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Determinants of China's Private Consumption

Kai Guo, and Papa N'Diaye
Published Date:
April 2010
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I. Introduction

China’s private consumption as a share of GDP has declined from around 55 percent in the early 1980s to around 37 percent in 2008. The decline in a country’s share of private consumption during the early development stages is not in itself a surprise—savings naturally rise at early stages of development as households move away from subsistence levels of income and greater capital accumulation is needed to finance investment and growth. However, the size of the fall in China’s private consumption share certainly stands out.

Reasons put forward to explain this downward trend in private consumption relate both to households’ savings rates and income as well as purely statistical. Studies by Blanchard and Giavazzi (2005), Kujis (2005), and Modigliani and Cao (2004), attribute the decline in private consumption to a rise in households’ savings rate, reflecting precautionary savings, particularly by elderly households, in the face of limited healthcare, pensions, and education benefits. Indeed, Chamon and Prasad (2008) find that it is the elderly that save the most in China, contrary to typical lifecycle patterns. Wei and Zhang (2009), on the other hand, attribute about half the increase in households’ savings rate during 1990–2007 to growing gender imbalances as the shrinking number of females relative to men fosters a more competitive marriage environment that requires higher and higher savings in households where the unique child is a male. Aziz and Cui (2007) find that, rather than a higher savings rate, the fall in the share of private consumption is due to a decline in households’ income as a share of GDP and that this decline is broad-based, affecting income from wages, savings, and government transfers. In this connection, Bai and Qian (2009) explain the decline in the labor share of income as mainly a statistical artifact resulting from changes in the way labor income is compiled.1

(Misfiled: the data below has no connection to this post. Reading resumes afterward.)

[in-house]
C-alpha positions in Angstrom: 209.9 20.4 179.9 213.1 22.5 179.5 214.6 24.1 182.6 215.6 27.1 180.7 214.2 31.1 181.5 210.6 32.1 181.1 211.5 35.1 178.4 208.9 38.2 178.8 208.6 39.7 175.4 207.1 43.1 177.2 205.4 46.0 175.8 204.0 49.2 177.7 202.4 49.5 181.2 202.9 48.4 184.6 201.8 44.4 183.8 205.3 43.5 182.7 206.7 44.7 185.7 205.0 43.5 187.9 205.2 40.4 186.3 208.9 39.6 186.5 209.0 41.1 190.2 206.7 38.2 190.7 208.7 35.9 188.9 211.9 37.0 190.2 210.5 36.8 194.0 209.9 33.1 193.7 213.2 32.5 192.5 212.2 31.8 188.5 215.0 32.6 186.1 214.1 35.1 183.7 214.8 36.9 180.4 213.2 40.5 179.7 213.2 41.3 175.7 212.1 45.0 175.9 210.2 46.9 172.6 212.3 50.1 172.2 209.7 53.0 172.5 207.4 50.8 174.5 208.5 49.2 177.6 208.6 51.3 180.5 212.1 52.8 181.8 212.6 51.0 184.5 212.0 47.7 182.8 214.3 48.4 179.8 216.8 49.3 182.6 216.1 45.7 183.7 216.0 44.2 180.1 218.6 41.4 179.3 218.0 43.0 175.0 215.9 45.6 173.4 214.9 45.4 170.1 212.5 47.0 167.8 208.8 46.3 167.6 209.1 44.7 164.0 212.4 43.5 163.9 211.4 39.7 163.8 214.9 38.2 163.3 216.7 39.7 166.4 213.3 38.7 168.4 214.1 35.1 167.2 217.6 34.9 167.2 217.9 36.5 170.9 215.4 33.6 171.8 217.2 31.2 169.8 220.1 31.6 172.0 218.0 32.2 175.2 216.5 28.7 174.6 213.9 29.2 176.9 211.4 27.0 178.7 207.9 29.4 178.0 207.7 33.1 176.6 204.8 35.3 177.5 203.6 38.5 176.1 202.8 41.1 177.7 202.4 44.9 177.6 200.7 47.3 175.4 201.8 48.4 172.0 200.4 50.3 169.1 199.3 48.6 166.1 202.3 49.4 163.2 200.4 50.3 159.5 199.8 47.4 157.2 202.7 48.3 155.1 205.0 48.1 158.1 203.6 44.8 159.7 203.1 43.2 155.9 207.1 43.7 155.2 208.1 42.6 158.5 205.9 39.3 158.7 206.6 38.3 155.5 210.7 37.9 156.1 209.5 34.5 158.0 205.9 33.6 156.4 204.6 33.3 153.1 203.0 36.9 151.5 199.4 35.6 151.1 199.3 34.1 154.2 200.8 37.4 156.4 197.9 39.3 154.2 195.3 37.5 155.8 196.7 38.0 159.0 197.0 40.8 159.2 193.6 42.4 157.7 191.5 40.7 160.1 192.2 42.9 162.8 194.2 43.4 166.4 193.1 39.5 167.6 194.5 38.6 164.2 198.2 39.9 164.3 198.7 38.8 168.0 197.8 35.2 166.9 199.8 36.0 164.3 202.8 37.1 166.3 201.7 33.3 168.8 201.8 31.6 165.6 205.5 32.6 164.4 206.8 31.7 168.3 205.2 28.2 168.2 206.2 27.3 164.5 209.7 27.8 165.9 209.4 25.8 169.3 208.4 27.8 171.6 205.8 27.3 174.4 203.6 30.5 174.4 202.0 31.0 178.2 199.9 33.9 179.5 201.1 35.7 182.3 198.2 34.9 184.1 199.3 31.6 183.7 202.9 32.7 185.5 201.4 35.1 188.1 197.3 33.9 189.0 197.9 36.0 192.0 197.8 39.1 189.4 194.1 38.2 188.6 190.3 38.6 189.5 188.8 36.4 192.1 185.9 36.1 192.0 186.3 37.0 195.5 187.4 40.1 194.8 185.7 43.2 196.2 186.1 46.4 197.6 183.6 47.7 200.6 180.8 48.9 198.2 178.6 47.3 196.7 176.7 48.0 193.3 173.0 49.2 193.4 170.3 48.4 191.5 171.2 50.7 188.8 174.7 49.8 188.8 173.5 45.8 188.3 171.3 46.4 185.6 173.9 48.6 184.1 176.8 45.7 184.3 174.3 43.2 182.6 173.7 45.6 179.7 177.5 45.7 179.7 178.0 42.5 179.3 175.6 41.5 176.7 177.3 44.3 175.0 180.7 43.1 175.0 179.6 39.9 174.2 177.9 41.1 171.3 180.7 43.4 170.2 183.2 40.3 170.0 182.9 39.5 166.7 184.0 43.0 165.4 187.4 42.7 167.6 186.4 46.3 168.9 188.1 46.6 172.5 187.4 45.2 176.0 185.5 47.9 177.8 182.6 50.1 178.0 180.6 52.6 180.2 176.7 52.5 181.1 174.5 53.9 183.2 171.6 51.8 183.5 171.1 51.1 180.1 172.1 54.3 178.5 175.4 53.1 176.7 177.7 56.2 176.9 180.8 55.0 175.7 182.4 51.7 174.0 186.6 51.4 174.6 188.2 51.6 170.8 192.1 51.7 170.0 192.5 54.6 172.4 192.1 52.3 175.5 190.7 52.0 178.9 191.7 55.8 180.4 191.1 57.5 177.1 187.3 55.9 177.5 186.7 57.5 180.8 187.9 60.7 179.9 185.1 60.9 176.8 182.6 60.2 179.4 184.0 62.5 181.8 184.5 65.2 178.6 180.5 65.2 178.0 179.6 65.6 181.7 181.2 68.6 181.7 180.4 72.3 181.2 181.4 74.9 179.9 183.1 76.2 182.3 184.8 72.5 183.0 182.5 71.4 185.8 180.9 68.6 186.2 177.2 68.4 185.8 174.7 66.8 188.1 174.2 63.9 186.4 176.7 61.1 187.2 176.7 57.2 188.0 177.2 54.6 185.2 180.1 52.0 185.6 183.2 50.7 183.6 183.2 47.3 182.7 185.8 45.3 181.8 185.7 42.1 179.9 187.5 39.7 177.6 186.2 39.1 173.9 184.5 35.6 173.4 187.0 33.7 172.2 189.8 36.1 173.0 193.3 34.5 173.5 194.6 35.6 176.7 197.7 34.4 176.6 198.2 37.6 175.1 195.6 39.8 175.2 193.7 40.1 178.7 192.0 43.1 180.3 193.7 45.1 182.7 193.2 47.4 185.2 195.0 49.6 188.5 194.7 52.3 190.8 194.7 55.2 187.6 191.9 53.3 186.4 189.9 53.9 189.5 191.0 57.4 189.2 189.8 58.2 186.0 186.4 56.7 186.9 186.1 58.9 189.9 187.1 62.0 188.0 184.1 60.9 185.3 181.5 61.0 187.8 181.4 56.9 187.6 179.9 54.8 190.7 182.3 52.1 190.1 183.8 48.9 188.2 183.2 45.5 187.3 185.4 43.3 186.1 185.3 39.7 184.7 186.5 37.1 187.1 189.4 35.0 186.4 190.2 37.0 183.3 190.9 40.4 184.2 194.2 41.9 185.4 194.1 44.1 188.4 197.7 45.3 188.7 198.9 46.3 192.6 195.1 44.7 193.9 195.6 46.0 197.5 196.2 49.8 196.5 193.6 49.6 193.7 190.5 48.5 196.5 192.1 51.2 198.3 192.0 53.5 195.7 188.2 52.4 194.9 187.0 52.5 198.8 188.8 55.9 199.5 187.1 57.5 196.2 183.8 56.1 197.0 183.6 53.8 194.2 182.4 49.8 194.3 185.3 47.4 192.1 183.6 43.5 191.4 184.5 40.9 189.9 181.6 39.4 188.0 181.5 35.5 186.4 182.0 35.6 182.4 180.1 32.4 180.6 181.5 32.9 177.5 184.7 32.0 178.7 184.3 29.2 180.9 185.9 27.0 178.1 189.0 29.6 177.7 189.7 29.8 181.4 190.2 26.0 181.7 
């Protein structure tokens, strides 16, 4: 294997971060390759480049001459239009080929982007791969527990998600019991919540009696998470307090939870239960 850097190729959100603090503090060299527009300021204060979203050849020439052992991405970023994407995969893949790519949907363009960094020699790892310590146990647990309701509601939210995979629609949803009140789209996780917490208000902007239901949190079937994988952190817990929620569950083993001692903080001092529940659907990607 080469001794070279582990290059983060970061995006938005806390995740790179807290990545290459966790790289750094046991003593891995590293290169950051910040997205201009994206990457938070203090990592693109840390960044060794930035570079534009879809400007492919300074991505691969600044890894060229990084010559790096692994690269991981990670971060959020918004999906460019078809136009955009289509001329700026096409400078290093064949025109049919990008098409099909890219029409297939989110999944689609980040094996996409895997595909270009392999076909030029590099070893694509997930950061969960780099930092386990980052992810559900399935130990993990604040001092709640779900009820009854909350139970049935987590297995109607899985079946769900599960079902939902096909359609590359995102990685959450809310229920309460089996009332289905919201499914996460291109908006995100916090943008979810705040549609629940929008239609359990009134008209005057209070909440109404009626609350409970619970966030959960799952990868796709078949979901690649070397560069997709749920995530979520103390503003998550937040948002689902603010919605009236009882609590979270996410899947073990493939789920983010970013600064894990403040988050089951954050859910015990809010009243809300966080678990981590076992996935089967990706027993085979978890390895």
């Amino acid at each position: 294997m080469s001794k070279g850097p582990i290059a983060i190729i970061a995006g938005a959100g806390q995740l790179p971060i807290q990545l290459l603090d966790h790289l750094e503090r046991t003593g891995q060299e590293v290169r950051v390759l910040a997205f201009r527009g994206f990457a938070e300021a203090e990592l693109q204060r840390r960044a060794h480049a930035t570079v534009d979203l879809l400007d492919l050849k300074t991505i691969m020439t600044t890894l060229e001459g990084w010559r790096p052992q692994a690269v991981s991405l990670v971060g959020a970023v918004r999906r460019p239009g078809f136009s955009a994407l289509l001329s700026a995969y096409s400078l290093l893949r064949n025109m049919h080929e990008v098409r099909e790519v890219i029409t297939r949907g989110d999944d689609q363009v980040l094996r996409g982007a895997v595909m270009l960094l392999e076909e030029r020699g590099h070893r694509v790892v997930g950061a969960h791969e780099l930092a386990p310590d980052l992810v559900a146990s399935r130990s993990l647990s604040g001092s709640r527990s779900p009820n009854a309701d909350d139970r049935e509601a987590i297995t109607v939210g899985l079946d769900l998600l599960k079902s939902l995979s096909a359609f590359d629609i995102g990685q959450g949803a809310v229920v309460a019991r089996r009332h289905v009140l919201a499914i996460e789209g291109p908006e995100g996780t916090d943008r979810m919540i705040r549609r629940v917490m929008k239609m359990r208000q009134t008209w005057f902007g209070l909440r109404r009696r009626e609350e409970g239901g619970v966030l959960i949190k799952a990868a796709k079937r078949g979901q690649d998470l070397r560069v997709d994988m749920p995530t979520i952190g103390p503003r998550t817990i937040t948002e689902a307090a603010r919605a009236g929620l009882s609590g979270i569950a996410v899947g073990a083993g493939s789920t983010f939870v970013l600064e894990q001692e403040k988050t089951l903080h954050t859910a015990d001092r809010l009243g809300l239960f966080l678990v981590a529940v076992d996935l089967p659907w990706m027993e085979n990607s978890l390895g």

This paper gauges the key determinants of China’s private consumption in relation to GDP using data on the Chinese economy and evidence from other countries’ experiences. The empirical framework used in the paper relates the share of private consumption to that of household income as well as other factors that could influence the household savings rate (these include the old-age dependency ratio, the level of financial development, per capita GDP, the share of employment in the service sector, changes in the real exchange rate, and the real interest rate).

The model fits the historical profile of China’s private consumption quite well and explains most of its evolution over the selected sample. The results show that around one-third of the fall in private consumption from 2000 to 2007 can be directly attributed to a fall in household income, while the remaining two-thirds are due to other factors that may affect directly or indirectly household savings rate and income. In addition, we find that the fit of the model is not enhanced by including a China-specific dummy variable.

The results suggest that efforts to further raise household income, the share of employment in the services sector, and to develop capital markets including liberalizing interest rates and creating alternative savings instruments are likely to have the biggest impact on consumption. There is, however, also a role for other mechanisms to raise household income and mitigate household-specific risk (such as by improving the healthcare and pension systems). In addition, the lack of any China-specific factor suggests that a small set of economic and social variables can adequately explain the behavior of Chinese consumers. In this sense, there is nothing “special” about China. Rather, the challenge is to explain why the conditioning variables—notably a low level of service sector employment, the level of financial sector development, and low real interest rates—are so different in China relative to other countries’ historical experience.

The paper is organized as follows. Section II provides an overview of the empirical framework. Section III explores the role of the income share in explaining China’s share of private consumption. Section IV explores the role of savings rate in explaining China’s share of private consumption. Section V concludes.

II. Empirical Framework